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by Sylvia Oldroyd



this ivory dominion


sense how the fall of light

sings over curves


carve with shadow

every scroll and fluting


place your fingers

in these roundels


enter the echoes

of evolving memory


let the one stalactite canine

pierce to the spirit's bone


© Sylvia Oldroyd 2009




 by Keith Shaw 


Sweet bird, white dove, smooth feathers, none finer.

Hearts fluttered. Affection grew. I recall

when she would sit in the cup of my hand,

gaze up at my puckered lips, and not stir

for all the tea in China. Water, seeds,

a comb, a perch, all her needs satisfied,

a folio of love songs at her feet.

I was her full-blown handsome cockatoo.


As the seasons flew, neither a sharp quill

nor a cross bill came between us; not, that is,

until, like the down of an old pillow,

her fine feathers began to lose their shine.

Then she flapped about and refused to lay,

keeping the two dovecot doors firmly shut,

and, if the weather turned fair and I plucked

the odd feather, she merely closed her eyes.


During those final days in the bunker,

when my currency had hit rock bottom,

and suicide seemed the only way out, 

she became more loving. She brushed the dust

from my shell-suit, let me win at cards,

and, before handing me the gun, even

oiled its moving parts and cocked the trigger.

Where do you bury a sly bird like that?


© Keith Shaw 2009




 by Anthony Watts


So this converted fleapit is 
The chrysalis, the shabby shell
Of metamorphosis, 
The womb of dreams.

Here the electric butterfly floats
On the void and in the coloured dust of its wings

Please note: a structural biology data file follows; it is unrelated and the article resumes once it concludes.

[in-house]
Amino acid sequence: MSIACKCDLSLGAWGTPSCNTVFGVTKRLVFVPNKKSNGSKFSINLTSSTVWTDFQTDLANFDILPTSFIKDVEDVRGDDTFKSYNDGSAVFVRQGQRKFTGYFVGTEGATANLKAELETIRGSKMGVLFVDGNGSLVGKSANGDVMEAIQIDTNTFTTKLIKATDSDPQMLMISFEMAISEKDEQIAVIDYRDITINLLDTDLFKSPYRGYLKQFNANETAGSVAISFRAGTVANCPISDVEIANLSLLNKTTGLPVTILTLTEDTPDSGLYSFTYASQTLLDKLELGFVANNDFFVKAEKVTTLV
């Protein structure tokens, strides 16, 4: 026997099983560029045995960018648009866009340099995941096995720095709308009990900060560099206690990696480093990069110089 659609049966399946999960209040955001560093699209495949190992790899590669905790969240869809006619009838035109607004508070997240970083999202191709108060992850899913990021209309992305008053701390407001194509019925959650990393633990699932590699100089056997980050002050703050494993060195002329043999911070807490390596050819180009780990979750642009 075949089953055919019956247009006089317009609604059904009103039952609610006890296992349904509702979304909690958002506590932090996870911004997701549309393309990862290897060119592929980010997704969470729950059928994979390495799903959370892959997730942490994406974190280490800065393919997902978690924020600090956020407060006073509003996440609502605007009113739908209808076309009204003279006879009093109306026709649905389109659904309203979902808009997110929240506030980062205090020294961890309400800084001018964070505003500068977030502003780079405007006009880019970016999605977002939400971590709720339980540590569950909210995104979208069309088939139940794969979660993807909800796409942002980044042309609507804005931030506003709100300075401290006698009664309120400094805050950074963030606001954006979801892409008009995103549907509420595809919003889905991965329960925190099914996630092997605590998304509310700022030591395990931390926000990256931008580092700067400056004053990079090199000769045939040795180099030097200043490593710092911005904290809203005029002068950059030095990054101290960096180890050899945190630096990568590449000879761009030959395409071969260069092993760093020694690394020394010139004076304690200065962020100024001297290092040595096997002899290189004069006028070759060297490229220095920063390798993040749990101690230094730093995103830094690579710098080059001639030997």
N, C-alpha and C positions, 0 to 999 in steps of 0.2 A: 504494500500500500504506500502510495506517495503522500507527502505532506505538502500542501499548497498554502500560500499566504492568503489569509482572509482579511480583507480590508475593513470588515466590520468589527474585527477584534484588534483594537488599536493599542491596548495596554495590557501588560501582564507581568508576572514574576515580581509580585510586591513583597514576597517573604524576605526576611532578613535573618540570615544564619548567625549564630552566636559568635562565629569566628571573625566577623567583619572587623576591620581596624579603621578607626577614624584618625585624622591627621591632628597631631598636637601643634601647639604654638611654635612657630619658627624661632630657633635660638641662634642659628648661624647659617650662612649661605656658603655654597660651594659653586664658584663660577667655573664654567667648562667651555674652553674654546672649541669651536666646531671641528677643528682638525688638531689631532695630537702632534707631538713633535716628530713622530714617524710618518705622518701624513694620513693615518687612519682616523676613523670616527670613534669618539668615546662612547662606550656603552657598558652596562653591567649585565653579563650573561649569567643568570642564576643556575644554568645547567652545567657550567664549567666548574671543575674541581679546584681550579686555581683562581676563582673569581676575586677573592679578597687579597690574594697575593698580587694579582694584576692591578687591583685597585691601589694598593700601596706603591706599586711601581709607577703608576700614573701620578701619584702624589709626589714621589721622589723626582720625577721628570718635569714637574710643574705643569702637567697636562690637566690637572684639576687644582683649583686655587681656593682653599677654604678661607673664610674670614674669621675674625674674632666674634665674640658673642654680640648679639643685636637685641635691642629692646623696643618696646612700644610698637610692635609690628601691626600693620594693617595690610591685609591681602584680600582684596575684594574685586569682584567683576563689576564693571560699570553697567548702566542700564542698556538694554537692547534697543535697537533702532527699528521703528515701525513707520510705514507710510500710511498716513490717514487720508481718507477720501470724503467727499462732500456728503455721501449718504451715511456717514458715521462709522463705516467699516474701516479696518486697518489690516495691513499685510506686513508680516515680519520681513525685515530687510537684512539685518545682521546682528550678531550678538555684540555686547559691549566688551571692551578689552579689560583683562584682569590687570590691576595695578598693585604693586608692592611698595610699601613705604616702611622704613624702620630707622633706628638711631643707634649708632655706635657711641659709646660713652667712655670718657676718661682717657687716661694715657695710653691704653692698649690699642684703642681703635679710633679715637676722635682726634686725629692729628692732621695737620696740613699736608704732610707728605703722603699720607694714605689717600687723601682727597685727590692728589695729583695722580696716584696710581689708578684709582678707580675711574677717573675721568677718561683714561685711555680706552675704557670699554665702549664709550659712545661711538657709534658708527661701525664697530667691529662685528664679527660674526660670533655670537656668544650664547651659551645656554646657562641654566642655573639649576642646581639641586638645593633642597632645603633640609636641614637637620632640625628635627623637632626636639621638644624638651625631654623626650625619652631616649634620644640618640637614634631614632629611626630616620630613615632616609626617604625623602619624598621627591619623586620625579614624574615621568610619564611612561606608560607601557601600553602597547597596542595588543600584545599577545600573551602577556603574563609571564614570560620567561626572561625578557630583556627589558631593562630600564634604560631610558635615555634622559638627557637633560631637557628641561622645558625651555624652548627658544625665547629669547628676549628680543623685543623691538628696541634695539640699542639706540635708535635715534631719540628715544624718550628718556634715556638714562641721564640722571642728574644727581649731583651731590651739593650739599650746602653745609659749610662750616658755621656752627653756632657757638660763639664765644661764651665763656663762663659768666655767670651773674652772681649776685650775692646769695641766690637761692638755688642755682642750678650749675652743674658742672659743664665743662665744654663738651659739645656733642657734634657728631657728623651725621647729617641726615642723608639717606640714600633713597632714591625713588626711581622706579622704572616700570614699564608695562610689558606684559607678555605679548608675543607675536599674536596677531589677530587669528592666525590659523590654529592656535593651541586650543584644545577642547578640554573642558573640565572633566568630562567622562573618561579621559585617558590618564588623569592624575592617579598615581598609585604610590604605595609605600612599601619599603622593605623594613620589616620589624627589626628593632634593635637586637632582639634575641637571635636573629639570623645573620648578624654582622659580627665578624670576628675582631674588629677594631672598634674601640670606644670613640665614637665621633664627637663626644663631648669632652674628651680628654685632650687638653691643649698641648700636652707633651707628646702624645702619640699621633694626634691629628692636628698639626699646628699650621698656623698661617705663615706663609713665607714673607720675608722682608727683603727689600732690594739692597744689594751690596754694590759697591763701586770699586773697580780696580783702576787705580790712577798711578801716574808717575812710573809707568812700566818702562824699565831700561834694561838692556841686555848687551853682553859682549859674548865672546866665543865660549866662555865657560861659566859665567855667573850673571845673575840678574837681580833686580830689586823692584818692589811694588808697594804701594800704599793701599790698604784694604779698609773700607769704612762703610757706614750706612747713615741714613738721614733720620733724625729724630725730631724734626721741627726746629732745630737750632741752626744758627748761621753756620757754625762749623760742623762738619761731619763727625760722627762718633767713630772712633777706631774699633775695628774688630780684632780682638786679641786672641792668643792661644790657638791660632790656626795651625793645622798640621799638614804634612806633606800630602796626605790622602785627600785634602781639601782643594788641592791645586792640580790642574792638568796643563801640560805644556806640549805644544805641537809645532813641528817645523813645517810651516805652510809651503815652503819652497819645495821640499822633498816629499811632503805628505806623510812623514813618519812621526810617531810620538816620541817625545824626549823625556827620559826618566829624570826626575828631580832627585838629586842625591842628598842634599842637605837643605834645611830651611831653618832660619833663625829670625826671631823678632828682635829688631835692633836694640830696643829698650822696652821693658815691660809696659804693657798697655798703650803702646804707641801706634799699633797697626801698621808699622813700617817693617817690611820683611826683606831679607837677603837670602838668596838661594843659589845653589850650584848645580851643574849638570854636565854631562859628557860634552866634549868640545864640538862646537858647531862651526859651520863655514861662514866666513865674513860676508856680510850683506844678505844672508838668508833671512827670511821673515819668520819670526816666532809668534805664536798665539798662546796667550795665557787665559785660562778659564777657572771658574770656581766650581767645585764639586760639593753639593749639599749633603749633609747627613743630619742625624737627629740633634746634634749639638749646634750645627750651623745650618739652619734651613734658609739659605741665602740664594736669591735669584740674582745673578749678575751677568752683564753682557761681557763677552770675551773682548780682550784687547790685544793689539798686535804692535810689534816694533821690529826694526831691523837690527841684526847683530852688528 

She dances.

She dances – an embodiment of pure
Delight, her secret smile
Older than the walls of Knossos,
Younger than love itself, her face 
The sweet flower of an illusion.

But out of her dancing, the world's 
Made whole again, is
And lost again
Amongst the handbags and discarded shoes.

Her indifferent feet dance on.

Outside again. Alone. The beat
Still throbbing in my brain.
But the coloured dust has gone;
the wings - hard, leatherish -
Flap at my throat and a blind goblin head

On the living pulse.


© Anthony Watts 2009




by Nigel Humphreys

Storm flies:
through the casements a desert breeze 
strops anger against the whiteness of the room; 
its walls are white, its furnishings are white
the locked door is white, white, white

in the city mould concrete must rust

homespun in a short thobe, his laptop 
pumps a vein which ticks, the infusion begins,
brain receives copy - a silk road 
it kinks and fits against tolerance

quaking grass in a sill vase wants for nothing

déshabillé in battledress trousers leans on a piano 
her one finger poised to rocket a note 
into the herd silence: one sharp swat 
will make an echolalia of the printed text

red tulips shed themselves over a crowded table

on a gilt inlaid presumption 
strain towards the grandmaster’s gambit,
a handful of pawns have already been 
sacrificed to wait at the edge of another game

© Nigel Humphreys 2008




 by Bridget Joseph 


death's music plays upon

  arctic ground


the slow tumble of flakes 

  covers him


an old moose softly counterpaned

  in white


a rack of antlers scarfed in snow:

  his headstone


© Bridget Joseph 2009